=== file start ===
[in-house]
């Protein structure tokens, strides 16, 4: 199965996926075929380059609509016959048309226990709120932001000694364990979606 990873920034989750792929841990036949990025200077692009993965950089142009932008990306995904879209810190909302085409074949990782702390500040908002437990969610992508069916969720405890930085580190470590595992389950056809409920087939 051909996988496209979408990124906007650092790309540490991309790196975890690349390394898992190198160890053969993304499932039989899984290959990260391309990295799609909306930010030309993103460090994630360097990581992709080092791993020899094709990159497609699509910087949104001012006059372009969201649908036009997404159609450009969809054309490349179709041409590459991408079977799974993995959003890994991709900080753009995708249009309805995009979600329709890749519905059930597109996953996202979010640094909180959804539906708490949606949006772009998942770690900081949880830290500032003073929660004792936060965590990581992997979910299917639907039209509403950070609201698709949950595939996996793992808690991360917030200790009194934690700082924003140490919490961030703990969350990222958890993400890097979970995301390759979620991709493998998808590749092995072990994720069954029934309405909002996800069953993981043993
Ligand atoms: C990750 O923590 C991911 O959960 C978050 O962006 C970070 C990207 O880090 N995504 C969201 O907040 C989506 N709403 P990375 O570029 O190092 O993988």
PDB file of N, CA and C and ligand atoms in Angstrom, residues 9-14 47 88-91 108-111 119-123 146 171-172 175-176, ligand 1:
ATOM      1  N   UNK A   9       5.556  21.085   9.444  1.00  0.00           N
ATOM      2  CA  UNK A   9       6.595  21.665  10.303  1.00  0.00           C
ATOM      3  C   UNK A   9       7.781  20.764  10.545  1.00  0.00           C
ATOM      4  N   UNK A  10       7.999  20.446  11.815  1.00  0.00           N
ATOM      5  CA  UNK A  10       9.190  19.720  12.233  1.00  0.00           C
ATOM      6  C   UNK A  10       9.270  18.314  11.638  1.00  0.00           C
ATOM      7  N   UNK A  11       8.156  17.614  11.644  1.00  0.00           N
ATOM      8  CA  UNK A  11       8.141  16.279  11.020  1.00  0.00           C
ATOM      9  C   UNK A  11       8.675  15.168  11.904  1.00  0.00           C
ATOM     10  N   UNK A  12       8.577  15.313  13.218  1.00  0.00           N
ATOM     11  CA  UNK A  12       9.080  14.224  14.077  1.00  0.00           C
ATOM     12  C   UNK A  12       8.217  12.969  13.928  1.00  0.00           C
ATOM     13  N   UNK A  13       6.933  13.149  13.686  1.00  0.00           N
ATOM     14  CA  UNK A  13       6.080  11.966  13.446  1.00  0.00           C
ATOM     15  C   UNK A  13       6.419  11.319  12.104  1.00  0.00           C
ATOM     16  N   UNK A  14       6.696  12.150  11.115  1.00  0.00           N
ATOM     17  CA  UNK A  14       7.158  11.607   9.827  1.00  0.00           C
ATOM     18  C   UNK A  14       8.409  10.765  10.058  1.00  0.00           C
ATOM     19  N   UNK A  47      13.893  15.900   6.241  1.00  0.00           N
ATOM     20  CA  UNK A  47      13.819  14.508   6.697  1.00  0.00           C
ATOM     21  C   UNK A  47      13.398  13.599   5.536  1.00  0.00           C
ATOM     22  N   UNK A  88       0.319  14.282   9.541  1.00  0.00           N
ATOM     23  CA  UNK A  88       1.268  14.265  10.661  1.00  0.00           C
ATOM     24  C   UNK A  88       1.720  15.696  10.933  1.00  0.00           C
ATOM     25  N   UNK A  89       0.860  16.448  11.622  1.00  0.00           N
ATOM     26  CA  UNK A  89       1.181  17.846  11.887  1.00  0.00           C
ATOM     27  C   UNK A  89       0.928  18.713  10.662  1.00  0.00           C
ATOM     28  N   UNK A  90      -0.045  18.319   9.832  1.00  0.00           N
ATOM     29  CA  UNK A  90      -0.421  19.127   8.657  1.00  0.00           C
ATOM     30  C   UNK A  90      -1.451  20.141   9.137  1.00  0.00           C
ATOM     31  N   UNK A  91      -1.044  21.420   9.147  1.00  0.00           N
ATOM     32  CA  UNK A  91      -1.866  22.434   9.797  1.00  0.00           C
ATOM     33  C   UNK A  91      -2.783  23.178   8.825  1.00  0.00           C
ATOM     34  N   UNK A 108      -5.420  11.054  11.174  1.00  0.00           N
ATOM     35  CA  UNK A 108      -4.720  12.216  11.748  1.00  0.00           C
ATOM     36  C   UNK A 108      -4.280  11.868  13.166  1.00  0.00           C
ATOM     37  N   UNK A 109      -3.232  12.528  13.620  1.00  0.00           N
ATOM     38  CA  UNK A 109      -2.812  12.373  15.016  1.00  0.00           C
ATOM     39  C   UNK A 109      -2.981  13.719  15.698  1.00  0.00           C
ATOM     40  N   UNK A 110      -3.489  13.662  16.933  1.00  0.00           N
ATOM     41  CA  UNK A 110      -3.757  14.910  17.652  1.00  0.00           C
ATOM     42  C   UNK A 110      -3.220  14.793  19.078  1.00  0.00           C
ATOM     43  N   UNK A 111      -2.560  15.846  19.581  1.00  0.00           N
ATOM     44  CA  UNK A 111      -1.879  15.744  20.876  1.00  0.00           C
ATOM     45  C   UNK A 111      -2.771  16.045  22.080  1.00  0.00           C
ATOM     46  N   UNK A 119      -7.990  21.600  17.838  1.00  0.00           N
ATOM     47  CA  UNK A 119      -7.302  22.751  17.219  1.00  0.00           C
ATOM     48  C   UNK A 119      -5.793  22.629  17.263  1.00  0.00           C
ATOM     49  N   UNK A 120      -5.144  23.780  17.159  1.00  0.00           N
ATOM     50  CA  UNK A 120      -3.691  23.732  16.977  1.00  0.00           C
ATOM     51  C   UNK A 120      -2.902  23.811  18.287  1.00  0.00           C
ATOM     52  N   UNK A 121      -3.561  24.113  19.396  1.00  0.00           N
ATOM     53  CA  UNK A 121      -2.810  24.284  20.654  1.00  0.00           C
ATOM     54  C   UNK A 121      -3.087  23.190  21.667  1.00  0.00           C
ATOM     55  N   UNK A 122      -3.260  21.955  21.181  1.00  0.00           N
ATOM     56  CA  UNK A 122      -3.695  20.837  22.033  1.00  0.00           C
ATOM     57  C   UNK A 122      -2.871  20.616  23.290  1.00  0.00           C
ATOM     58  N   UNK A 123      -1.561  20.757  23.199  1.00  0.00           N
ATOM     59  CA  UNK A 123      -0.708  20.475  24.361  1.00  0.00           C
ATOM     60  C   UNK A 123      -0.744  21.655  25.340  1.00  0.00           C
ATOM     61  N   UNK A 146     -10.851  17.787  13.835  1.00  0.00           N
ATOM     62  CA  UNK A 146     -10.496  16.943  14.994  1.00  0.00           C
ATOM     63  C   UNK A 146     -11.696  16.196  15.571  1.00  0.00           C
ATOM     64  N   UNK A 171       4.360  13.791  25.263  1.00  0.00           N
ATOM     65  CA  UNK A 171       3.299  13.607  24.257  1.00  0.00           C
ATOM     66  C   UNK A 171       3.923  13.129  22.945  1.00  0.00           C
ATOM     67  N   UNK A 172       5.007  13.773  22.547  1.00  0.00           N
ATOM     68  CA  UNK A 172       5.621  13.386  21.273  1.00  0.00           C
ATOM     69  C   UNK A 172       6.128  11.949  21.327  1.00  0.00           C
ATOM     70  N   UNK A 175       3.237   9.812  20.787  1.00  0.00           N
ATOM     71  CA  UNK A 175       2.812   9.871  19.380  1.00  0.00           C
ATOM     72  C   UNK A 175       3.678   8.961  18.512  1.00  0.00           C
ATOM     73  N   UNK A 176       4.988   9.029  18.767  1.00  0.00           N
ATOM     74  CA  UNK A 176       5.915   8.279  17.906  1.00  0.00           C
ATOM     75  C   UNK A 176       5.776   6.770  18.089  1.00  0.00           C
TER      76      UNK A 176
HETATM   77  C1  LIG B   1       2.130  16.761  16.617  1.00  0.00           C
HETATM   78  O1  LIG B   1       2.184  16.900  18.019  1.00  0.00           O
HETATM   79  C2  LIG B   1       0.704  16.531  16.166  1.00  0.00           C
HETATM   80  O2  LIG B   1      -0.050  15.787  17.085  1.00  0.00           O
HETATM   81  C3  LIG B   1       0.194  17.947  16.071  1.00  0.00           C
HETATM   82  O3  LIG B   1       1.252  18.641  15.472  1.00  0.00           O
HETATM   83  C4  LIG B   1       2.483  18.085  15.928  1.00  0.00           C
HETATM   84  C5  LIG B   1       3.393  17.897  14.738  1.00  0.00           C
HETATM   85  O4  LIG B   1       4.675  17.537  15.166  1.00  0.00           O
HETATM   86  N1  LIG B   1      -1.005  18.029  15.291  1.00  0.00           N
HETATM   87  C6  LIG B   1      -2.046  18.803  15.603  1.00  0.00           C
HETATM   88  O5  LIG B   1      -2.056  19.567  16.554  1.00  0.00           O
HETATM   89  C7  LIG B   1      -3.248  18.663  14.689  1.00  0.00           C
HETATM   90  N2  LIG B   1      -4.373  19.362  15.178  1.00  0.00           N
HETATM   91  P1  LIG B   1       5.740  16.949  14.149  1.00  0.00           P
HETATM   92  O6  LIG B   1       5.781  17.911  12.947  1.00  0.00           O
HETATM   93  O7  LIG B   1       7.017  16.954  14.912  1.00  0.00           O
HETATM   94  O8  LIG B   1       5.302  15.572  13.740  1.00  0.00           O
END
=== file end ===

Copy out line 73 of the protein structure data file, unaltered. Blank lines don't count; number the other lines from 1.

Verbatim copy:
ATOM     69  C   UNK A 172       6.128  11.949  21.327  1.00  0.00           C